Previous SectionIndexHome Page


5. Patrick Hall (Bedford) (Lab): What recent discussions he has had with the US Administration about the Israeli wall. [164124]

The Secretary of State for Foreign and Commonwealth Affairs (Mr. Jack Straw): We are in regular contact with the US Administration, at all levels, about the situation in the middle east, including the Israeli fence and wall.

Mr. Hall: Does my right hon. Friend share my view that the Israeli wall—particularly the part built illegally within Palestinian territory—generates a deep sense of injustice and anger among the people whose lives are disrupted by it every day? Does he agree that such injustice acts as a recruiting sergeant for extremists such as Hamas? They and the Israeli extremists deliberately

30 Mar 2004 : Column 1412

maintain the vicious cycle of violence, which is unlikely to be broken unless and until the US adopts the unambiguous position that the wall must be removed. What more can the British Government do to impress that policy on the US Administration?

Mr. Straw: My hon. Friend is right to draw attention to the adverse effects of the wall. When completed, about 210,000 acres or 14.5 per cent. of west bank land, excluding East Jerusalem, will lie between the barrier and the green line. That land is among the most fertile in the west bank and is home to 275,000 people, so the wall is already of great and adverse consequence to the people who are trapped between it, the barrier and the green line. Once the wall is completed, it will be of even greater consequence.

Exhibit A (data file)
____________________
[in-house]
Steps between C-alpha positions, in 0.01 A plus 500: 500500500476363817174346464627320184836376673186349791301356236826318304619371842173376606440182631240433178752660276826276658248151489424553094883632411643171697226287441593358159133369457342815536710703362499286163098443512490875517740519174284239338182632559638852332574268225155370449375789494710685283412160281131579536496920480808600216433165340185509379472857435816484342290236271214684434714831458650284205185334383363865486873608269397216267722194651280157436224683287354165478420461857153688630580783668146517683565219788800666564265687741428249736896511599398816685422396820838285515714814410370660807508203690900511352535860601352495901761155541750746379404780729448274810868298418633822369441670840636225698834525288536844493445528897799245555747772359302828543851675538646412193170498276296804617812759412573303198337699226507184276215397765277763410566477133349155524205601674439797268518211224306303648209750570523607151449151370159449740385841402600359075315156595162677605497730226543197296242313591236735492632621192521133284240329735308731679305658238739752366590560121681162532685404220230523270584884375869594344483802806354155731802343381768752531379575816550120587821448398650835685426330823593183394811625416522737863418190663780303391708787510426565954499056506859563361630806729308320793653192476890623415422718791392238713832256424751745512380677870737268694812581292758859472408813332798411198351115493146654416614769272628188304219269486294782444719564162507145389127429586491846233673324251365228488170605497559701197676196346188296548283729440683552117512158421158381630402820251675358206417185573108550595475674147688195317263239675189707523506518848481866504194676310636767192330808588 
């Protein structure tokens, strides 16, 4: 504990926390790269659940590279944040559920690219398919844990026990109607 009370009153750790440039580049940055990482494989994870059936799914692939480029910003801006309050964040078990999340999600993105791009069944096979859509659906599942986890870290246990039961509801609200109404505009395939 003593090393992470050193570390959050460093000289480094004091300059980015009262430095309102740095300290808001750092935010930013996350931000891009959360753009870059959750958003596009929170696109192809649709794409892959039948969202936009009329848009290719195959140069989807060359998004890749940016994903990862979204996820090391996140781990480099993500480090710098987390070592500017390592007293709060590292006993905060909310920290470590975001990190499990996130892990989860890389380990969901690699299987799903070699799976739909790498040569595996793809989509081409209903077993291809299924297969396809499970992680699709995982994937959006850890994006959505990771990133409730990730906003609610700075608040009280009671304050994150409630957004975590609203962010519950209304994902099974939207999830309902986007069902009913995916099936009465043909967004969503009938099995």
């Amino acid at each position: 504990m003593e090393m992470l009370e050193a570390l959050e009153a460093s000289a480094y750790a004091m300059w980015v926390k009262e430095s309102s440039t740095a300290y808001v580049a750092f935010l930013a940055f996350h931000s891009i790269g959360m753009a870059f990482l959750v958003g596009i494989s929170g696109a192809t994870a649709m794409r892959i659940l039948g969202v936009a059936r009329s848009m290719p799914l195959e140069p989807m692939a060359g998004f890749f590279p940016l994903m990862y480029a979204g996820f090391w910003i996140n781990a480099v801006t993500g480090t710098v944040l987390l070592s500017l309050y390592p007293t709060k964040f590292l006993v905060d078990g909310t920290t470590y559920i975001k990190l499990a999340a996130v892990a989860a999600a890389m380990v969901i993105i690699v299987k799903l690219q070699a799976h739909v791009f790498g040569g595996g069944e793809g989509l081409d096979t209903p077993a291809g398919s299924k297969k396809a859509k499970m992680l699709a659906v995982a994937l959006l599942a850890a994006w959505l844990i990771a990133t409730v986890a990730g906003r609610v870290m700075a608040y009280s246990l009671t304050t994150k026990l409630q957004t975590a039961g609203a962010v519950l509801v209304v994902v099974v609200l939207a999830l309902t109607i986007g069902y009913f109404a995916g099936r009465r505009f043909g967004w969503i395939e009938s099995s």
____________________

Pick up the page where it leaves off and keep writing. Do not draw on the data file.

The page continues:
We have many conversations with the US Administration in respect of the middle east, as well as other foreign policy issues. The US is the most influential power on the Government of Israel, but I have to say to my hon. Friend that the Government of Israel are nonetheless a sovereign Government and many people in the US Administration will say that it is not they in Washington who take decisions for the Government of Israel, but the Government of Israel in Jerusalem. That is true.

Mr. Gary Streeter (South-West Devon) (Con): Is it not sadly unrealistic for us to expect any bold new initiative from the Americans on getting the two sides back together in the run-up to the presidential election? Is there not therefore a dangerous vacuum in the middle east peace process, which Britain should be seeking to fill? Can the Foreign Secretary tell us exactly what the British Government are doing to try to get the two sides back around the table together? Is there not now a strong case for shuttle diplomacy on the part of the British Foreign Secretary to try to put the road map back on track?